Firewood Warms Body & Soul
Whether you buy or cut your own, these tips will keep you from getting burned.
Folks who cut their own cordwood know firsthand that Thoreau’s oft-quoted words that wood warms you twice don’t tell the whole story. Wood warms you many times, as anyone who has split, stacked and carried firewood knows. Stoking the stove or fireplace is also a warming experience depending on how far it is to the woodshed.
In our first country home, I believed everything was charming and romantic. When my husband came in from cutting trees, chopping logs or spitting wood, he took a seat in front of the fire we both watched like sports fanatics tuned to ESPN. But more often than not, before I had a chance to uncork the wine, my sweetheart was fast asleep on the couch.
One night, while watching my exhausted weekend woodsman sleeping, a spark of wifely wisdom ignited. Or, maybe it was just the wine. Regardless, the next morning, I called a local firewood supplier and had a cord delivered and stacked about 20 feet from our back door. From then on, buying firewood was a regular part of our fall routine.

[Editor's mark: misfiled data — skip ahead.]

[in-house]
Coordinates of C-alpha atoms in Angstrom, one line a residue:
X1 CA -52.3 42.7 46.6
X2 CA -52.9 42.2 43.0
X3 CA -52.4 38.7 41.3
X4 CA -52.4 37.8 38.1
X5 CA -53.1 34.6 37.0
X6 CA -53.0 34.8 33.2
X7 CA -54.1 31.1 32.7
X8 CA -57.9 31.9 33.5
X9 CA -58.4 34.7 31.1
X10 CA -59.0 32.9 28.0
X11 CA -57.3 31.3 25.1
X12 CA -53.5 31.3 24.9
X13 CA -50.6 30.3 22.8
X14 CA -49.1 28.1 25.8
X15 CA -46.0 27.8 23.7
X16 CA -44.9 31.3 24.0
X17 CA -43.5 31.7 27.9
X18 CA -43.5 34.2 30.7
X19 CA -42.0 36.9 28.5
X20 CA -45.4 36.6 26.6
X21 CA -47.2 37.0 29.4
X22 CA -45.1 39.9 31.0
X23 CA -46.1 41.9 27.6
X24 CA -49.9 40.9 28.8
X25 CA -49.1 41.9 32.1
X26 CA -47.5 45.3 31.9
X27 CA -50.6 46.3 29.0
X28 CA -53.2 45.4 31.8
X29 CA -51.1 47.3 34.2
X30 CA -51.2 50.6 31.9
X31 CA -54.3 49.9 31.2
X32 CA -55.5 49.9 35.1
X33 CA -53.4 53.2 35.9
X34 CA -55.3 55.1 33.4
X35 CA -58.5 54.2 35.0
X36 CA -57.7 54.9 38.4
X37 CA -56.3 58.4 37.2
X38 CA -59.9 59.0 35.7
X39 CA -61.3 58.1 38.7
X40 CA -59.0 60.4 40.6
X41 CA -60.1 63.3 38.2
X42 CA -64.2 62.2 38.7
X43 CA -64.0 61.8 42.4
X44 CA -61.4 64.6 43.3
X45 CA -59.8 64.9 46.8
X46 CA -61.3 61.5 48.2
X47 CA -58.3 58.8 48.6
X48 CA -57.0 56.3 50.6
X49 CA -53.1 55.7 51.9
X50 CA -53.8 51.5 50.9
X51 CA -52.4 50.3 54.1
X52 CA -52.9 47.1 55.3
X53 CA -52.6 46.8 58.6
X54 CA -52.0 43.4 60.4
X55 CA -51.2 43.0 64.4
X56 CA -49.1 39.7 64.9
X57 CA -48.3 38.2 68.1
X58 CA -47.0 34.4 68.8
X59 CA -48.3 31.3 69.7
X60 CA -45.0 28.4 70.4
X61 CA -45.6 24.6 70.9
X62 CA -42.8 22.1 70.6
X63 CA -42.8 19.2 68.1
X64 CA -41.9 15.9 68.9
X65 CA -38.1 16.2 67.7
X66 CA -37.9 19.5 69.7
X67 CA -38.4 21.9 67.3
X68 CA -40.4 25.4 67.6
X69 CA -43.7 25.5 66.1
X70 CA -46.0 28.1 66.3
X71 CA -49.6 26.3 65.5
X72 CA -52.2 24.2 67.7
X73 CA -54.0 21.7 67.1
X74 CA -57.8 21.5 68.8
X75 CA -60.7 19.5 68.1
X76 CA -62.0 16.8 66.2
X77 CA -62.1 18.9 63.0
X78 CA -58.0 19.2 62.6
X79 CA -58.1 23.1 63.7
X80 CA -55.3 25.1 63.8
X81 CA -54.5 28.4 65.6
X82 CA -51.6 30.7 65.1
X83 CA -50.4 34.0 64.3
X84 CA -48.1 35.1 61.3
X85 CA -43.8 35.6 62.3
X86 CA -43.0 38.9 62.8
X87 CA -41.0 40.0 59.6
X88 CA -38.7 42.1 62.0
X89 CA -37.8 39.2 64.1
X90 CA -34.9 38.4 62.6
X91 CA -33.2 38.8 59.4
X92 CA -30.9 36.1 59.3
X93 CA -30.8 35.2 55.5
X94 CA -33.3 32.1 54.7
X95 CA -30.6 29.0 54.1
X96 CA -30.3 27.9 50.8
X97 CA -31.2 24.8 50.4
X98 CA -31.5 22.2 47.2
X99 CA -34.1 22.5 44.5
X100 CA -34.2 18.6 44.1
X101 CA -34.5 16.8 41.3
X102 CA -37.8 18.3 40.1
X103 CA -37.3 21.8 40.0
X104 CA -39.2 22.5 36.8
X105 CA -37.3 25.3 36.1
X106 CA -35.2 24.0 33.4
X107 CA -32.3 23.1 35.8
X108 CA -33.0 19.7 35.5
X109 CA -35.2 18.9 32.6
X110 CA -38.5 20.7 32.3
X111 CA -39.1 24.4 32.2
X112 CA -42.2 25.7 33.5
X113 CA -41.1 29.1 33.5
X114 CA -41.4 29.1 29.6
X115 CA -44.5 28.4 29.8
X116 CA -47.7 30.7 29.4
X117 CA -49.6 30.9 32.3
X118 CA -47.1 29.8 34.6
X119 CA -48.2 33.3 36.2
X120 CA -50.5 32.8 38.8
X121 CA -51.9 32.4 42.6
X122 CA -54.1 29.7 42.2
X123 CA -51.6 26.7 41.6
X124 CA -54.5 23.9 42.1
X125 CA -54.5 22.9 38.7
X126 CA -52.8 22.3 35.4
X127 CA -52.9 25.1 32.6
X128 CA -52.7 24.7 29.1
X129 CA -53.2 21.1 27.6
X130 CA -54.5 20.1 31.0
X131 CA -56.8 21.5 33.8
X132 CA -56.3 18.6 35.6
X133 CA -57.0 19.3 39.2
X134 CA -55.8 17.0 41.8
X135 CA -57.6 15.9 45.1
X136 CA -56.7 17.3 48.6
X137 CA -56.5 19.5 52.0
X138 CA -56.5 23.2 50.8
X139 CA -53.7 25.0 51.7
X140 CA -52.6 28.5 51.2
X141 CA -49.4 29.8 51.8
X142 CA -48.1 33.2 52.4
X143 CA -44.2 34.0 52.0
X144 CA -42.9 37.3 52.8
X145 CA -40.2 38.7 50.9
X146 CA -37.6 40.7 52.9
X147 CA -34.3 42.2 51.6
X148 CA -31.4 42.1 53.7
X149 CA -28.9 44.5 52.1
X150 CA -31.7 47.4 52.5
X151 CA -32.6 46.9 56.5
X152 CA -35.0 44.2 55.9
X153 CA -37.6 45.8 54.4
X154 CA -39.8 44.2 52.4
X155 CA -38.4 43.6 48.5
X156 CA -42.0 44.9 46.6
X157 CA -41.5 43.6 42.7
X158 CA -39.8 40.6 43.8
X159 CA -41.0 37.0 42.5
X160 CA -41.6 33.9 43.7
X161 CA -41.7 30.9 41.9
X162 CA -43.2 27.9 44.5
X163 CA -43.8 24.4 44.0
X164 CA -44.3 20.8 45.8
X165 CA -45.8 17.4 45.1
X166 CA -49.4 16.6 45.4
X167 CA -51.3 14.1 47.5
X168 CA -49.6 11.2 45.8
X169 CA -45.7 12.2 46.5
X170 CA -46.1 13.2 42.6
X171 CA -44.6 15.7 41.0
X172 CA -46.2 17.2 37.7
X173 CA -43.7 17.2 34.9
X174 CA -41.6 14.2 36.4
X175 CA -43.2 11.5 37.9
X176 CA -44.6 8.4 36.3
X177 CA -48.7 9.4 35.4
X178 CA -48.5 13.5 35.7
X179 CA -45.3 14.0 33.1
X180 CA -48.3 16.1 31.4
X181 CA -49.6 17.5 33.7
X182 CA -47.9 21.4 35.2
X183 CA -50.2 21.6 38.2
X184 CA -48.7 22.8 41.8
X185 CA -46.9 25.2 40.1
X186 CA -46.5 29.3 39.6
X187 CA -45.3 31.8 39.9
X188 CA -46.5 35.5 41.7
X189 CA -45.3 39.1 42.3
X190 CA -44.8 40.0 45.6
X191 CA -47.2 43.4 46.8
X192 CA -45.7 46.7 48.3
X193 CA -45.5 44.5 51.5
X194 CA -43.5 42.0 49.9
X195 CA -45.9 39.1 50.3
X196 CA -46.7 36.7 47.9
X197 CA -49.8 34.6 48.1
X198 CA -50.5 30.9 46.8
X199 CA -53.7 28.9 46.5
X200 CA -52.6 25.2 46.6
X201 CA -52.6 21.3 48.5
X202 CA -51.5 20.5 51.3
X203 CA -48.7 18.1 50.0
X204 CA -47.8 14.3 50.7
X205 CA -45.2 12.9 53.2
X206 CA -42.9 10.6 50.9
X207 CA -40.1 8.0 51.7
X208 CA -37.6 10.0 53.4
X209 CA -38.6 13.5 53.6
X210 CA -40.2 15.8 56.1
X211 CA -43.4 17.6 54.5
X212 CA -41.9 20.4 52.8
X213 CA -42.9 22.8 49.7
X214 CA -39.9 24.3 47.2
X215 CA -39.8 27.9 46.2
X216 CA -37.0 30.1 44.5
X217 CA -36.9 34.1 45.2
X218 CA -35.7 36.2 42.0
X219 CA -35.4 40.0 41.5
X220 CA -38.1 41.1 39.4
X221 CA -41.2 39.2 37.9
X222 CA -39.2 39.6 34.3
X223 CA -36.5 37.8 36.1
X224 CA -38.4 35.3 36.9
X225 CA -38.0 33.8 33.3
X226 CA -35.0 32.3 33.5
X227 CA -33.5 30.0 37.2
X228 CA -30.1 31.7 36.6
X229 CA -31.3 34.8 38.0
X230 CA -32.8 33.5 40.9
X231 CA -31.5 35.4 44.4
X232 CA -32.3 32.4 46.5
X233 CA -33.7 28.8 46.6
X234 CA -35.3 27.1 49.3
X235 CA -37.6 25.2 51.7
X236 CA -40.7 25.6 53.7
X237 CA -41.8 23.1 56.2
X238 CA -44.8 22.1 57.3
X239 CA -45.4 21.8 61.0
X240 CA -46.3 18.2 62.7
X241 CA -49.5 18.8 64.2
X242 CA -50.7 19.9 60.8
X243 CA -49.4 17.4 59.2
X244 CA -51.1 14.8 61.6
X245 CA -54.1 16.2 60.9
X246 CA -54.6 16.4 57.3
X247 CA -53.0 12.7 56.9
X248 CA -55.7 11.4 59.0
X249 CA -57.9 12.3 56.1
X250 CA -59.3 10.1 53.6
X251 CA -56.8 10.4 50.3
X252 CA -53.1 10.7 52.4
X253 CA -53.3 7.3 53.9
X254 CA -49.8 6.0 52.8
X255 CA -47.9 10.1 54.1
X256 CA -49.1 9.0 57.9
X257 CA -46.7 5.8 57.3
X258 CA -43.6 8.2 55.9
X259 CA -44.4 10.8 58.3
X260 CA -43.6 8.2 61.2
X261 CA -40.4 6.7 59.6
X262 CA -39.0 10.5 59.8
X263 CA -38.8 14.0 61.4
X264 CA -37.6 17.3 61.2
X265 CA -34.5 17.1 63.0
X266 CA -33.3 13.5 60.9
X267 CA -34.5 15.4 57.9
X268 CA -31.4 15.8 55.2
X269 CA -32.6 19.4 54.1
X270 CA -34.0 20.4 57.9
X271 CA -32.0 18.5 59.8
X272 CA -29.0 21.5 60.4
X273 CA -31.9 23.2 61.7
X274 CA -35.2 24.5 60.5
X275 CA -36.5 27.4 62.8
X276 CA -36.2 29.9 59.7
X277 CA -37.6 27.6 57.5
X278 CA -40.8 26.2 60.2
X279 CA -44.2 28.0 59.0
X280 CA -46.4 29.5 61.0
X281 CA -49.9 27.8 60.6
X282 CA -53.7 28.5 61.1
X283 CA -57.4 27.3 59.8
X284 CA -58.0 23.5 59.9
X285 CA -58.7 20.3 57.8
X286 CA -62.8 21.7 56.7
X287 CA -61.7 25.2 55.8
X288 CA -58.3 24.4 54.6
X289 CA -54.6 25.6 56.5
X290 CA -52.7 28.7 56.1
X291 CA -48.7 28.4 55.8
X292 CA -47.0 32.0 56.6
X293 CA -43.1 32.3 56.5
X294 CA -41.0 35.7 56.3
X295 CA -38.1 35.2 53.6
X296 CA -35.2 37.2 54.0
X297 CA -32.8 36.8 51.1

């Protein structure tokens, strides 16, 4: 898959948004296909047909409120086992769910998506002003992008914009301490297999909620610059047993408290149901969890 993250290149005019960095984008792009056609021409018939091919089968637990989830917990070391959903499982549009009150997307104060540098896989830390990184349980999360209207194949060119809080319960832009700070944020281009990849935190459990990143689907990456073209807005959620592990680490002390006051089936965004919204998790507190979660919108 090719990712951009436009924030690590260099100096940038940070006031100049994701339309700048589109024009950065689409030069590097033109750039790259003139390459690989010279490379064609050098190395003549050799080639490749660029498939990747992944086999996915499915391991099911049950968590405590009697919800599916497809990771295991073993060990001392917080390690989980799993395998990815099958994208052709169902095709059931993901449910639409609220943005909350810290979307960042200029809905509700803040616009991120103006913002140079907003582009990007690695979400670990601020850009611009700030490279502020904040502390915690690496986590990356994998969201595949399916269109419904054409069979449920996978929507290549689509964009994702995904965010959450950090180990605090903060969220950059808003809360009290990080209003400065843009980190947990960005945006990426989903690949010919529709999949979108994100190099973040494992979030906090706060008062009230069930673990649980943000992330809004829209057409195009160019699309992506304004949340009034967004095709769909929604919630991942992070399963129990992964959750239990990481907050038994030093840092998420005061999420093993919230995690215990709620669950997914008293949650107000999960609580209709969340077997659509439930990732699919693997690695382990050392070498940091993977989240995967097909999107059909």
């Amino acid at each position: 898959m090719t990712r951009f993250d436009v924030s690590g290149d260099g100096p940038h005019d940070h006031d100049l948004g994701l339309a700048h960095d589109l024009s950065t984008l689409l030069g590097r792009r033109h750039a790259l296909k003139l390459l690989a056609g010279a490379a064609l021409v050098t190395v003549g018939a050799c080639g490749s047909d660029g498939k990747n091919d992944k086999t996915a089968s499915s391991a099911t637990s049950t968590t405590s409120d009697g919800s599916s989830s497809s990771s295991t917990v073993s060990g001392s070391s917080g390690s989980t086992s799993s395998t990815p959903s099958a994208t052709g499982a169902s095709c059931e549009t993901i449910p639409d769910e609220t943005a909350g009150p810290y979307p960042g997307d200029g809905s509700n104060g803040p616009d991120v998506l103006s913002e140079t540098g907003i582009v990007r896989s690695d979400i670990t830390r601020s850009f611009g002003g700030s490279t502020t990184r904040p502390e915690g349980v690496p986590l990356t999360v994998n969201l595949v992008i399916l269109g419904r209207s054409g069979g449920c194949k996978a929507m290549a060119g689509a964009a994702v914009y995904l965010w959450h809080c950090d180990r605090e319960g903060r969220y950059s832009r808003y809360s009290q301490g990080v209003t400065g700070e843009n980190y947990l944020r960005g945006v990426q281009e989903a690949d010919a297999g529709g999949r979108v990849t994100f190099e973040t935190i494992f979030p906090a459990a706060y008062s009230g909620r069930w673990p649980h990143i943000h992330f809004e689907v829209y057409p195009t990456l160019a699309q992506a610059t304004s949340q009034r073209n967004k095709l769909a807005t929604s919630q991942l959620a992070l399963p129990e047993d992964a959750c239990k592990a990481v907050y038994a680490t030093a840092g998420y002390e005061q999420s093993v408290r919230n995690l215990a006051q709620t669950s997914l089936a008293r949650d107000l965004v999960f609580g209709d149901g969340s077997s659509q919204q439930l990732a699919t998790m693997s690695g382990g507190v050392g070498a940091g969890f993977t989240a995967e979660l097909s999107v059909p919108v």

Firewood by the measure
In the United States, wood cut from trees too small, or otherwise unsuitable for sawing into lumber, has been sold by the cord since at least the early 17th century. The measure was then defined as 128 cubic feet (including air spaces) of 4-foot-long logs stacked in a unit 8 feet wide and 4 feet high. Early American cordwood cutters discovered that firewood was easier to sell if pieces were short enough to fit into stoves, so the 4-foot lengths were often halved for a price, but the cord remained a 4-by-4-by-8-foot stack. Today, most firewood is cut into 2-foot long pieces, but a cord is still 128 cubic feet of neatly stacked wood.
Although it isn’t as tightly regulated now, you should insist on purchasing firewood by the cord or fraction of a cord. Be wary of sellers offering so-called face-cords of wood unless you know how long the individual billets are. A face-cord has come to mean a stack that is 4 feet high by 8 feet long – no matter the length of individual pieces. If the billets are 2 feet long, then that hypothetical face-cord amounts to a half cord. If they are 16 inches long, it is even less. No matter how much you trust your firewood supplier, you never really know what you get until it is stacked neatly. When purchasing cord wood, you can expect the price to include cutting and splitting, but not necessarily handling and delivery. You can often save a little money by hauling your own, but many firewood suppliers have automated cutting and loading systems that make it attractive to pay for delivery. And in many cases they prefer to sell it by the truckload.
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